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Sepia Bandensis, a.k.a. dwarf cuttlefish

Sepia Bandensis

Under Scrutiny

By Pauline Oo

Several camouflage kings are living in Mendel Hall — and Andrea Jones SP'13 is conspiring with Professor of Biology Cindy Norton to uncover their guise.

"We have managed to hatch nine cuttlefish from eggs shipped straight from the tropics," says Jones of their research subject — specifically, the sepia bandensis, sometimes called the dwarf cuttlefish. And that was no easy task.

These marine animals, which are related to the squid and octopus, are a rare and delicate species that require a lot of care and attention. According to the PBS science series NOVA, cuttlefish have three hearts, blue-green blood and a brain shaped like a doughnut.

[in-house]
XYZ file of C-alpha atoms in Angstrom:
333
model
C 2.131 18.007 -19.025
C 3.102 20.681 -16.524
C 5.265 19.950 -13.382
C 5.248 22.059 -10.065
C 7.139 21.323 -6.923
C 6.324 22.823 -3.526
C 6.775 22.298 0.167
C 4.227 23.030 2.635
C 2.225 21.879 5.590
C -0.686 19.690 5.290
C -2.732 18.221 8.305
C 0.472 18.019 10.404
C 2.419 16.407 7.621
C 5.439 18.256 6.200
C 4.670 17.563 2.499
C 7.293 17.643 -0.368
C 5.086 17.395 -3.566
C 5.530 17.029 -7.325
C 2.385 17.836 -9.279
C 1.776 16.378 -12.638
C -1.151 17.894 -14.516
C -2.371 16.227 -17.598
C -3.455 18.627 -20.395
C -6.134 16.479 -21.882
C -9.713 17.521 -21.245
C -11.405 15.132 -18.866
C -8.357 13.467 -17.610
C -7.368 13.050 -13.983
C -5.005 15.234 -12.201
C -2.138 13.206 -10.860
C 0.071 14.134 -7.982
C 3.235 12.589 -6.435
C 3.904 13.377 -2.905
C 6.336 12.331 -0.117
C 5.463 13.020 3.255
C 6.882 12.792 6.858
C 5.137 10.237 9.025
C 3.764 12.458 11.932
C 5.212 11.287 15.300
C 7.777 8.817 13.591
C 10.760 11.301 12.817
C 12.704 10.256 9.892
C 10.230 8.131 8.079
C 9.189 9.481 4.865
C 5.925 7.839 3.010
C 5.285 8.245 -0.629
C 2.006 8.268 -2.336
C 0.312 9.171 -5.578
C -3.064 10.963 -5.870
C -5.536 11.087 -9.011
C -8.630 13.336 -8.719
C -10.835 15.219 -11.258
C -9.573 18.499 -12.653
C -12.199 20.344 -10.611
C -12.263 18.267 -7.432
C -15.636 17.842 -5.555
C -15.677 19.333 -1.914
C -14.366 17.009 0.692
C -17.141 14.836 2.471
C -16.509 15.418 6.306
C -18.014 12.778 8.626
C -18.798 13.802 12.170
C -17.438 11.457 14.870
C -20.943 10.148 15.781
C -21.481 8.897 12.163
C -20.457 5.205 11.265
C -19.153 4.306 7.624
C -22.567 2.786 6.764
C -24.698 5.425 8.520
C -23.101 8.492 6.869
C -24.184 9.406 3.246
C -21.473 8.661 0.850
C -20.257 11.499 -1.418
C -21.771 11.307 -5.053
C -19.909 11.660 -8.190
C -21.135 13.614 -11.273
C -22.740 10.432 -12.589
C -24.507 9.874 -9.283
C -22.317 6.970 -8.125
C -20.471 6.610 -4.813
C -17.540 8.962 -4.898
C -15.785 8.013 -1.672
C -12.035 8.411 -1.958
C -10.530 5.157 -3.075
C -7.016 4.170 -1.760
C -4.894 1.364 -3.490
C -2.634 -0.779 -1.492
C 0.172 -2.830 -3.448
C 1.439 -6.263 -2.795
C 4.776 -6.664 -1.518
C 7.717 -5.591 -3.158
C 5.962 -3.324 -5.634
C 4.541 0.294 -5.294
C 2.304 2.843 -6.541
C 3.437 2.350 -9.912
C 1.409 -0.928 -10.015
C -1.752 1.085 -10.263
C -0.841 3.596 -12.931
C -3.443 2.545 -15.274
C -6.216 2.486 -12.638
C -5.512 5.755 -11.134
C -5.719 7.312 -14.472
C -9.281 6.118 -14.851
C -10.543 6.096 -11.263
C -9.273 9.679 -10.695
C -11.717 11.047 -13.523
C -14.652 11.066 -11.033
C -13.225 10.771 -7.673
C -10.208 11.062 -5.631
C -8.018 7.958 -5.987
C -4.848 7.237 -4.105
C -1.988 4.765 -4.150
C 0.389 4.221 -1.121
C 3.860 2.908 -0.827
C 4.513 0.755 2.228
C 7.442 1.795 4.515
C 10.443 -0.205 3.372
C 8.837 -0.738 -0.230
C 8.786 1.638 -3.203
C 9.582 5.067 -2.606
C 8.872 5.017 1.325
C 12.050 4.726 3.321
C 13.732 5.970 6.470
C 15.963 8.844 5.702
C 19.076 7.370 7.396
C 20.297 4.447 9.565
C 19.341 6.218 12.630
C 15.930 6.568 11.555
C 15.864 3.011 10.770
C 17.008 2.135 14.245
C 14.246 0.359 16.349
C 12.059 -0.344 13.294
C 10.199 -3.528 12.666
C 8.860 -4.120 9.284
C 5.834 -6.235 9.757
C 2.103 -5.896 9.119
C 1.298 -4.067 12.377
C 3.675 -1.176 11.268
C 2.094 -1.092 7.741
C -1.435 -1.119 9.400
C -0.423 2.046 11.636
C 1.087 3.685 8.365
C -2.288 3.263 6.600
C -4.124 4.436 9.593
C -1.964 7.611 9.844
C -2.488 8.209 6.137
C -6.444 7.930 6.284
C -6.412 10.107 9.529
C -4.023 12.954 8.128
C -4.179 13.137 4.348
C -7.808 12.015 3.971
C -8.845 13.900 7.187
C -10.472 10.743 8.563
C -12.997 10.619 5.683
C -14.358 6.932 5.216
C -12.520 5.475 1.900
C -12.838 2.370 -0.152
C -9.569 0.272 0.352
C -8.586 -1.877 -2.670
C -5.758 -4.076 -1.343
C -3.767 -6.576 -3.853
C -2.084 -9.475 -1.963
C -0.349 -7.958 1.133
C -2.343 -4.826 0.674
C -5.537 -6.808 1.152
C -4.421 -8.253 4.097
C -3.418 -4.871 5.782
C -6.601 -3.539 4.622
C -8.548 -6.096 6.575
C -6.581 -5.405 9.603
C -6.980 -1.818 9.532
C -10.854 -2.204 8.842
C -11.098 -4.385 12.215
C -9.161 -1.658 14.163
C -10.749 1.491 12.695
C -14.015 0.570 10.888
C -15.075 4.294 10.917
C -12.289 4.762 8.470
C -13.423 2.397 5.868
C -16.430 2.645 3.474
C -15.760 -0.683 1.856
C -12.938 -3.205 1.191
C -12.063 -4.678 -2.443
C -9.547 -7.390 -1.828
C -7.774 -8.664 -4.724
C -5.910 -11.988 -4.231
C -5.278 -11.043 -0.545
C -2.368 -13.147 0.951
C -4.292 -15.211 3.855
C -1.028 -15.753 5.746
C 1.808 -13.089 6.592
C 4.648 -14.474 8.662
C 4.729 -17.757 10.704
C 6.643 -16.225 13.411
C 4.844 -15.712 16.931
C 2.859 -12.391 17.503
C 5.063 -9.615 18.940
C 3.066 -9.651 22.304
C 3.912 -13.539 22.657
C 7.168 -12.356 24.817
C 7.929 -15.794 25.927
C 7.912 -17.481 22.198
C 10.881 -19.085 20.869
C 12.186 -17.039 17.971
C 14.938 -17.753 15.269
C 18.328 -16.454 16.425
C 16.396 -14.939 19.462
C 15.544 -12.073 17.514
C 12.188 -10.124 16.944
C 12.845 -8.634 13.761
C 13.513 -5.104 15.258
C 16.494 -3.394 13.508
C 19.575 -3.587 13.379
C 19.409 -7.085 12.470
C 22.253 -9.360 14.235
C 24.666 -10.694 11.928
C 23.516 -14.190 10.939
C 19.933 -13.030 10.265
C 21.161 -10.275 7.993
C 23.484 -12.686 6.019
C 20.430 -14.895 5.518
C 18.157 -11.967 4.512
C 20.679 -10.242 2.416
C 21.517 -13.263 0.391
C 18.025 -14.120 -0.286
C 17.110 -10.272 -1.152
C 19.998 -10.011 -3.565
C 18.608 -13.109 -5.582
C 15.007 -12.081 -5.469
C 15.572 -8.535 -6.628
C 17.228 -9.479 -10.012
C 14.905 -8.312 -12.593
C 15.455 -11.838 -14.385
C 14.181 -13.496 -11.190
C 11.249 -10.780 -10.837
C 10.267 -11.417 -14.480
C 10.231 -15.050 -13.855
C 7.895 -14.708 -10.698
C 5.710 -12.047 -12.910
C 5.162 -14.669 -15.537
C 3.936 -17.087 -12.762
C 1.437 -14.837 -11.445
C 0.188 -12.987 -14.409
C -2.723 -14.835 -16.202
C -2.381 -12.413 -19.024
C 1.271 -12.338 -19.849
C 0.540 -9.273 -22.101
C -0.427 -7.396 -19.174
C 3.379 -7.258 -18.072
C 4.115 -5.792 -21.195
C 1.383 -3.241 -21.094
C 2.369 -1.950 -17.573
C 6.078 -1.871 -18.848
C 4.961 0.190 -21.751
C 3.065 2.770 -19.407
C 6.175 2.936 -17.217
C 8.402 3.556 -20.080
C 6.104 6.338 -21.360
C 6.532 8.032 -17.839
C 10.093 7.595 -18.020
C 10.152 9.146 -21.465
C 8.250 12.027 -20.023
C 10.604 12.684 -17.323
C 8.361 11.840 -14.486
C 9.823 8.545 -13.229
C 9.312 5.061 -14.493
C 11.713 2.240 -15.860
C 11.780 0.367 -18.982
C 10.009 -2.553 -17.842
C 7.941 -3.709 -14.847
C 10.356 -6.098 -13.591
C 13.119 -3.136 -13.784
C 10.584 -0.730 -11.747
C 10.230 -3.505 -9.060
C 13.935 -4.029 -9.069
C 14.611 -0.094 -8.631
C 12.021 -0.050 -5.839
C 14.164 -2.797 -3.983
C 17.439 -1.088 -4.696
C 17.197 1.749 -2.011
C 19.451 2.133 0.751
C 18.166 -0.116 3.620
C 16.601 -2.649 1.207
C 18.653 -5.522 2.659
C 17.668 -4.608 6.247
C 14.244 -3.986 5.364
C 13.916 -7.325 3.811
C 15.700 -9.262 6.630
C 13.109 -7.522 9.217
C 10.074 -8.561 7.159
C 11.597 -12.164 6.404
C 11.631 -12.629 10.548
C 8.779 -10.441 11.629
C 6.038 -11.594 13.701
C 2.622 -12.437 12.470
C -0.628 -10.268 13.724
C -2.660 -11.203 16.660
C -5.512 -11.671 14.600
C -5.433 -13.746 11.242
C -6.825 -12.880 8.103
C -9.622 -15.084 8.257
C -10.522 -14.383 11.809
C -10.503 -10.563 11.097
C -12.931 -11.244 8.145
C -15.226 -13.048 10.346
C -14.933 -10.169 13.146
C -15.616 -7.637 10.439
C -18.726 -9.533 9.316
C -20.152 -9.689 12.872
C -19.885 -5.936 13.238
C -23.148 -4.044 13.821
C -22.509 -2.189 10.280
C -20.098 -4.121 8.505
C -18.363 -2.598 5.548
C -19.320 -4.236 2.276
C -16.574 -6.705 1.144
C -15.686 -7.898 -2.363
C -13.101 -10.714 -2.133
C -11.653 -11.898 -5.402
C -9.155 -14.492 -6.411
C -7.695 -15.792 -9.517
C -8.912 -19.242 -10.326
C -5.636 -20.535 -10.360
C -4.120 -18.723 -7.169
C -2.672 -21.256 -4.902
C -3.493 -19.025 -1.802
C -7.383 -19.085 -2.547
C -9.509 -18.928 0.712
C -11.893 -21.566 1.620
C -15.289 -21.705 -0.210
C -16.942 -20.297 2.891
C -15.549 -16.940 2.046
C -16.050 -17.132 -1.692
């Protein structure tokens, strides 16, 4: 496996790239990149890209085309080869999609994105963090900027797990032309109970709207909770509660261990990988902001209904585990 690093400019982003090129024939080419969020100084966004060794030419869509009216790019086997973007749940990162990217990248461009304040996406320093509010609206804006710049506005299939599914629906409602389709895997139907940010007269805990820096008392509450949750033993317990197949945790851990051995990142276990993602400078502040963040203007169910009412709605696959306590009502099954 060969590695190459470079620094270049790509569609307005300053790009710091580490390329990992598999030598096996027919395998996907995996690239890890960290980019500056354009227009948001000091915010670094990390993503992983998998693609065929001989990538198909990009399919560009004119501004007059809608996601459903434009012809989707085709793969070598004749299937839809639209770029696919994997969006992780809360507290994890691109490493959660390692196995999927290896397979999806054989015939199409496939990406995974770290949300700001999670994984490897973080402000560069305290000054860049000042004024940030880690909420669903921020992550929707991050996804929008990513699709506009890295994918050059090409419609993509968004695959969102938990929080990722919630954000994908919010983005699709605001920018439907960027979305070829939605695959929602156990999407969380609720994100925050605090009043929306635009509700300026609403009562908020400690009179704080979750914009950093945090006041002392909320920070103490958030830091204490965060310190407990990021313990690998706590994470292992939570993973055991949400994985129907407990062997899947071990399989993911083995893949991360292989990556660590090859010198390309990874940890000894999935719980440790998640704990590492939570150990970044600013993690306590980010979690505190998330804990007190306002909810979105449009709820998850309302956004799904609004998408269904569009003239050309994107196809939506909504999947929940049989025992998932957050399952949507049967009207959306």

"Cuttlefish are incredibly smart, with the largest brain-to-body ratio of any invertebrate," Jones explains. "They are able to camouflage to patterns in their surroundings, even when they aren't given complete visual information. Our research is attempting to determine the extent of this ability and its importance to survival when evading predators."

The "cuttles," by the way, live in four large saltwater aquariums near a tank of live shrimp (their food).

"Andrea is the driving force behind this project," Norton says. "She has truly done it all, including fostering collaboration with two other students and two faculty members. This project combines her passion for these amazing organisms, her internship experience at the Minnesota Zoo last summer and her research training, which is a strength of our biology curriculum."

Quote Worthy


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